Evenings at the Edge at National Gallery of Art: The National Gallery of Art’s East Building, designed by I.M. Pei and home to one of the city’s most interesting modern and contemporary art collections, is celebrating its 40th birthday with a party that will have all the flourishes of 1978. Guests of the after-hours soiree can hear a DJ spinning disco tunes, play games from the era and enjoy snacks and refreshments. 6 to 9 p.m. Free.
Kool Keith at the Howard Theatre: Today’s rap weirdos — with their pink hair and high-fashion tastes — could learn a lesson (or 20) from hip-hop iconoclast Kool Keith. The 54-year-old has spent more than three decades vexing and perplexing listeners, first as part of Ultramagnetic MCs and then as a solo artist. Under countless aliases, Keith has pushed beyond the outer limits of hip-hop with absurd, surreal and explicit streams of consciousness. And he is still going strong, reuniting with Dan the Automator (who produced his 1996 classic “Dr. Octagonecologyst”) for the bonkers “Moosebumps: An Exploration Into Modern Day Horripilation.” If that sentence freaks you out, then Kool Keith’s still got it. 9 p.m. $25-$55.
Hurricane Florence Charity Happy Hour at Mission — Navy Yard: The Carolinas are still picking up the pieces from Hurricane Florence, which devastated the region in September. The South Carolina State Society is hosting a charity happy hour at Mission in Navy Yard to benefit those affected by the storm. All ticket proceeds will go toward the One SC Fund, which aids disaster victims in South Carolina, and Mission will donate $2 from every signature cocktail ordered during the event. 6 to 9 p.m. $10, food and drink prices vary.
Friday, Oct. 12
Portside in Old Town Festival: Old Town Alexandria’s waterfront has been central to its identity since the 18th century, and the expansion of the public park at the foot of King Street should only heighten its appeal for tourists and residents. The Portside in Old Town Festival offers a preview of the kinds of events that will regularly take place along the Potomac: tours of the Godspeed, a replica of a tall ship that brought settlers to Jamestown; art displays, including an LED light performance; live music and DJs; outdoor yoga and exercise classes; a pop-up Port City beer garden and Pizzeria Paradiso location; and craft projects for families. 3 to 10 p.m. Friday, noon to 7:45 p.m. Saturday, 9:30 a.m. to 5 p.m. Sunday. Free.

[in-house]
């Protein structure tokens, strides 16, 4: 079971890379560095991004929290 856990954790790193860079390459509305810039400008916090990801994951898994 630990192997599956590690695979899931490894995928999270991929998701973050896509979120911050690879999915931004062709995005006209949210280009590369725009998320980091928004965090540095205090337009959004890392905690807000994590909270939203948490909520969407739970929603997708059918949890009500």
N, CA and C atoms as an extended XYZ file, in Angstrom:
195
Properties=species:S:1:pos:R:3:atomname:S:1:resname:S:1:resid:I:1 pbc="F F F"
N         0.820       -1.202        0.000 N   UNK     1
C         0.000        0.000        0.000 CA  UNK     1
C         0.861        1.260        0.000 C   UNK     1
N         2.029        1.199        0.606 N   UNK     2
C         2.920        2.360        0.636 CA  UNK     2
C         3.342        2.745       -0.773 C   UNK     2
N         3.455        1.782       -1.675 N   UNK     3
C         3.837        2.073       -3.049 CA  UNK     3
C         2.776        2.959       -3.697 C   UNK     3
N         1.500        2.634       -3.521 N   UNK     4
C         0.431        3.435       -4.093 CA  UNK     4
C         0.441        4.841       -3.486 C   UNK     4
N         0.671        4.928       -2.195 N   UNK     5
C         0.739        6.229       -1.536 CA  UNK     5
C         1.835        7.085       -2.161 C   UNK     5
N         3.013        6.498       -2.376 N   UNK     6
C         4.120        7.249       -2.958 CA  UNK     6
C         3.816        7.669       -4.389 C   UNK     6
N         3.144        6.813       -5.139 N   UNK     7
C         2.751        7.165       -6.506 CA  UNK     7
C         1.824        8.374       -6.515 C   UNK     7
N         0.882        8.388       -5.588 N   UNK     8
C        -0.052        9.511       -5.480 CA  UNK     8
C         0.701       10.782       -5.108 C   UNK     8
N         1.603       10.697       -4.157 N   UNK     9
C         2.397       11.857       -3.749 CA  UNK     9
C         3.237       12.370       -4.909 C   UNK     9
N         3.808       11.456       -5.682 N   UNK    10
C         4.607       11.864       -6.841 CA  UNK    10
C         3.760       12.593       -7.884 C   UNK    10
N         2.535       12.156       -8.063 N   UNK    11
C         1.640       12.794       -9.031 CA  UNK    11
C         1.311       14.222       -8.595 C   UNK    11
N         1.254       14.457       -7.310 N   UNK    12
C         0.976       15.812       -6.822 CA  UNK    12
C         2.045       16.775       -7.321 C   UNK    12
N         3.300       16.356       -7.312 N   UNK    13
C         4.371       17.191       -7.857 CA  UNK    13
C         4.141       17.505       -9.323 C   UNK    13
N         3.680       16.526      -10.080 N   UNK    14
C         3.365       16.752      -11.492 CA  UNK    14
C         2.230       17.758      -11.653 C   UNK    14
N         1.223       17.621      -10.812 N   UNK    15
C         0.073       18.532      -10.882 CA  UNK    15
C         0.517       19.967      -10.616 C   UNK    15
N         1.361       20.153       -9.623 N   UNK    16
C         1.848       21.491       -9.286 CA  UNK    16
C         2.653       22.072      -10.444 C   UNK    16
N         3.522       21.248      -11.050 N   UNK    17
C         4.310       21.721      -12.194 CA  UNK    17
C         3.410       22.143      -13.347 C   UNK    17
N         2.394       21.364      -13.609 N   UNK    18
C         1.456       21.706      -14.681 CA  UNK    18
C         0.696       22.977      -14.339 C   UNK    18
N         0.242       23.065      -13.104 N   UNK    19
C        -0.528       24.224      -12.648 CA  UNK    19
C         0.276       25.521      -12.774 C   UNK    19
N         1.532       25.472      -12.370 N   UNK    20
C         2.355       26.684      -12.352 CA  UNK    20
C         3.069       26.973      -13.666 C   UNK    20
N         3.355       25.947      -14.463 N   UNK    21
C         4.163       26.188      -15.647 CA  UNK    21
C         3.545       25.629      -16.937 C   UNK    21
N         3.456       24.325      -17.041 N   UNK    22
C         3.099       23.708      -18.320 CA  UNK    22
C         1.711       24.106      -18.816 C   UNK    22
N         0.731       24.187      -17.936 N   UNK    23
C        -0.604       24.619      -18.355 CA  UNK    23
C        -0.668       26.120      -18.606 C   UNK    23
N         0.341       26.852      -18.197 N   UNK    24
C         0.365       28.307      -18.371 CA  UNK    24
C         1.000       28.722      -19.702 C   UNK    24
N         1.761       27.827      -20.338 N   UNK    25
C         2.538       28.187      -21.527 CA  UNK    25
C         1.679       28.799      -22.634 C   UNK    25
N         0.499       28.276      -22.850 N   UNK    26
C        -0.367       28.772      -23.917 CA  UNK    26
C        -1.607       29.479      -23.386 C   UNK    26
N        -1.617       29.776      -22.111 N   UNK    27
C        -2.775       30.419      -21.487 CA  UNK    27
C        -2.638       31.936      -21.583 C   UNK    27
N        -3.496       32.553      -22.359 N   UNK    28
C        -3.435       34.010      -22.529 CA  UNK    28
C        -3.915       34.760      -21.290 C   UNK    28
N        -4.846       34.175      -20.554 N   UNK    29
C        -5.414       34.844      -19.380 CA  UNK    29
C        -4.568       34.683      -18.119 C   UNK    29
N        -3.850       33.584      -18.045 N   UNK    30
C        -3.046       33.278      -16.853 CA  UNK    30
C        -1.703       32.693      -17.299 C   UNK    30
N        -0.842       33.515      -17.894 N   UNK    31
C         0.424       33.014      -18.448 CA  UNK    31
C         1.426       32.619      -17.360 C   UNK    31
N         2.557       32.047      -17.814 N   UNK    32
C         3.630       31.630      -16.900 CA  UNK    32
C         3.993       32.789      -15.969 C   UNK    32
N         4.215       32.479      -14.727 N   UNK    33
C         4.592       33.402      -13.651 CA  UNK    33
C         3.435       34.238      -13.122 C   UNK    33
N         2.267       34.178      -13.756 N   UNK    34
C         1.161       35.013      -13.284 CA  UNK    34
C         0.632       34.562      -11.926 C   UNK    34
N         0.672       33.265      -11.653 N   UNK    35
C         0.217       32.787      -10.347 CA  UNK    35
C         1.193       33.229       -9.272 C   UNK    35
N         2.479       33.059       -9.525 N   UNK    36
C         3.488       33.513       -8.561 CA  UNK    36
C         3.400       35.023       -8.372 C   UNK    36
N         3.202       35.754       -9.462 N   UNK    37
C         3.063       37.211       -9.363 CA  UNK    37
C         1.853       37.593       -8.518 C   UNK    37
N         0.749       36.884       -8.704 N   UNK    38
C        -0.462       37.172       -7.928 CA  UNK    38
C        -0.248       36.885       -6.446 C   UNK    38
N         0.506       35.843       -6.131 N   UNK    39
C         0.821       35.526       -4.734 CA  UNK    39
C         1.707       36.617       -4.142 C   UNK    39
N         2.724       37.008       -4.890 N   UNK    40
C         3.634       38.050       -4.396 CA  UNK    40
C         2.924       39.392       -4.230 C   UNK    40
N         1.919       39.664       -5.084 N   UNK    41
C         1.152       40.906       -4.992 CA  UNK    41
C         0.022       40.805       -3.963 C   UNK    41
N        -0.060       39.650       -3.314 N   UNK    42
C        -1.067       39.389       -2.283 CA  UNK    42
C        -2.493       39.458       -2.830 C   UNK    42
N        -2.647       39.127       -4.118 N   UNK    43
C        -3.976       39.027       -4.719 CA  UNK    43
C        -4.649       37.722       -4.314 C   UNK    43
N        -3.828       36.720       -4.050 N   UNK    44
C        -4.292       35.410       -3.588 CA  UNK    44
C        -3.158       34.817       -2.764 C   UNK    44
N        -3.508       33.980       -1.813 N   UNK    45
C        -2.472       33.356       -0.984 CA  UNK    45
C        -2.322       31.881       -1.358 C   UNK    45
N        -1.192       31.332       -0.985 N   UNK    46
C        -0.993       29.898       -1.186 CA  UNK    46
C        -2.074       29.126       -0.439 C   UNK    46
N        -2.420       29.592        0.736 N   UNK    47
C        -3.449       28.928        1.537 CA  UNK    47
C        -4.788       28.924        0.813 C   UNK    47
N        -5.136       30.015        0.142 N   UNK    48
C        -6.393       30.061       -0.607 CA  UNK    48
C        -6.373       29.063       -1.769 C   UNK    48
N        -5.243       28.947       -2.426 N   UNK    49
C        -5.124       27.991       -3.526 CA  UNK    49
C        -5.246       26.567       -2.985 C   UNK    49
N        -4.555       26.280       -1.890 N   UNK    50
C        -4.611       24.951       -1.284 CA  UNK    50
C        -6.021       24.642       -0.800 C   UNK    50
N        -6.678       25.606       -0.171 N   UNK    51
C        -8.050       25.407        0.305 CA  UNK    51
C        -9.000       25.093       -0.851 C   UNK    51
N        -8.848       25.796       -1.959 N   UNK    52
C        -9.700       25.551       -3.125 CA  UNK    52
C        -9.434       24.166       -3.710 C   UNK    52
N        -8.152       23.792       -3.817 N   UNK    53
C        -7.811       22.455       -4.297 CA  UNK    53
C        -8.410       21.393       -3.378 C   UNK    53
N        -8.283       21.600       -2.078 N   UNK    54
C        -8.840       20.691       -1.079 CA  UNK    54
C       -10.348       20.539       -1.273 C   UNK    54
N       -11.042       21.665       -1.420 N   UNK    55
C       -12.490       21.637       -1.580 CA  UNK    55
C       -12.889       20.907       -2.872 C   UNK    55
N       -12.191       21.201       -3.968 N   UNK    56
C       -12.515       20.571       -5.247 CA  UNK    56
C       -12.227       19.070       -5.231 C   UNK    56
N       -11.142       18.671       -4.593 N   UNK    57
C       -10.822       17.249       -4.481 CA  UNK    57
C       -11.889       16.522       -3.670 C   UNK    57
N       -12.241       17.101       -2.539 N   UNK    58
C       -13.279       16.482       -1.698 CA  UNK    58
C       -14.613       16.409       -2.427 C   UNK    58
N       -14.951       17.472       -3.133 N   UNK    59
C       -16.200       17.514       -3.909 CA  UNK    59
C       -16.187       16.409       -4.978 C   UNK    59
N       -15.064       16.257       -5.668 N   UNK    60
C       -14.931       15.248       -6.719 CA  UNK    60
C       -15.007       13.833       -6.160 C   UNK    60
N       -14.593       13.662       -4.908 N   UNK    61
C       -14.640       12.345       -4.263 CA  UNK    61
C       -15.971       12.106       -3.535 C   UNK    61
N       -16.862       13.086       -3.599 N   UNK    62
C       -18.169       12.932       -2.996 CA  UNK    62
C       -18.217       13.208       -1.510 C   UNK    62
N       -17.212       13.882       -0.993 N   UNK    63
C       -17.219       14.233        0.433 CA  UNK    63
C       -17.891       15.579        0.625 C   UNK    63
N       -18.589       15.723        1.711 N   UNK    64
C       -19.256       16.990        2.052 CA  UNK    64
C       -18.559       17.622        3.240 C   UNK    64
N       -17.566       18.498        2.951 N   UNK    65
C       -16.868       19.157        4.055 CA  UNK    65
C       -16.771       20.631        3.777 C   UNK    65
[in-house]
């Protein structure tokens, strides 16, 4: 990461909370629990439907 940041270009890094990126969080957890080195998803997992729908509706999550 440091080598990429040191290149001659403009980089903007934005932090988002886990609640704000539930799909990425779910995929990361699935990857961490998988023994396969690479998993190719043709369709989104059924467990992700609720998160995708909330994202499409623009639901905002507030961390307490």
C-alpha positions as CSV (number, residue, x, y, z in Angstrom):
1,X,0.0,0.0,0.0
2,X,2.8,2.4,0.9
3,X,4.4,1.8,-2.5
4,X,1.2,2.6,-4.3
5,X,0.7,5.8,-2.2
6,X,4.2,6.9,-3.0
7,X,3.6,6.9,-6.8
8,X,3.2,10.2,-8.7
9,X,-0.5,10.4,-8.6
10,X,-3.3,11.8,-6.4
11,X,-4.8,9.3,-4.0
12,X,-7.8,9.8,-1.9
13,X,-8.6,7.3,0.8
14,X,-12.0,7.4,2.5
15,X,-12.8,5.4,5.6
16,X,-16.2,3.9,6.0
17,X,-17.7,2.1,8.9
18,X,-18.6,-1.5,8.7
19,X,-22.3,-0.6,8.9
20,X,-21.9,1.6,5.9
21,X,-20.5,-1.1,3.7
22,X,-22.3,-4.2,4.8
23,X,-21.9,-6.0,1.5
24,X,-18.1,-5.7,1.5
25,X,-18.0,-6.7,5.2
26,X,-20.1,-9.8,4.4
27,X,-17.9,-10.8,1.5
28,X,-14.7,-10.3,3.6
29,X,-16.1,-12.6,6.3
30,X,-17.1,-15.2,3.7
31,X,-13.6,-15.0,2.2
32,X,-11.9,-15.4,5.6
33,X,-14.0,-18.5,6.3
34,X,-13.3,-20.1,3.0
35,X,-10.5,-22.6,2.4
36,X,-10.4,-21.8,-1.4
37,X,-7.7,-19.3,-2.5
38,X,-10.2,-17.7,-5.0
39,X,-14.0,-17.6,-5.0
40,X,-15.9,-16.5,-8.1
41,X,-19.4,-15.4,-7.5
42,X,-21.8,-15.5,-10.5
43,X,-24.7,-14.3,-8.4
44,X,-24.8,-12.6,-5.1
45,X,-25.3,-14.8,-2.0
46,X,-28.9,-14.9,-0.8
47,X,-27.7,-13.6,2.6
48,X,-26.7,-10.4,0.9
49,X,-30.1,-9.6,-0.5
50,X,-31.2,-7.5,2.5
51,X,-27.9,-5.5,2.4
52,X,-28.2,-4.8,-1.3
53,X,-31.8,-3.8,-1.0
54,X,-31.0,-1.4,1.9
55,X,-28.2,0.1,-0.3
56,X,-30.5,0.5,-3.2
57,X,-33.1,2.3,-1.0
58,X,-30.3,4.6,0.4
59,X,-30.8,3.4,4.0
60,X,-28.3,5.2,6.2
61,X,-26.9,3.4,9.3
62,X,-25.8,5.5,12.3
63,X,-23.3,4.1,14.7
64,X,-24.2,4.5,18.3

Maria Bamford at the Warner Theatre: You may have recently caught on to the comedic stylings of Maria Bamford from her acclaimed Netflix series, “Lady Dynamite.” But Bamford has long been one of the pioneers of the alt-comedy scene, bursting into prominence with “The Comedians of Comedy,” which featured her and now-famous comedians Patton Oswalt and Zach Galifianakis. Bamford also had her own inventive comedy specials, including 2012’s “The Special Special Special,” which was recorded entirely in her home and had an audience of two — her parents. 7 p.m. $32.
Molly Burch at Songbyrd: The great trick of Austin singer-songwriter Molly Burch is the initial lull of her smoky, gentle voice projecting another run-of-the-mill songstress. Take a second listen though and you’ll hear the sounds of someone torn up over heartbreak and unrequited love. Her 2017 debut, “Please Be Mine,” is a great entry point into this young talent, but her forthcoming album, “First Flower,” is already generating buzz off its lead single, “To the Boys,” which reveals more assured songwriting and outlook with its resonant line “I don’t need to scream to get my point across / I don’t need to yell to know that I’m the boss.” 7 p.m. $10-$12.
— Hau Chu, Adele Chapin, Fritz Hahn, Chris Kelly and Stephanie Williams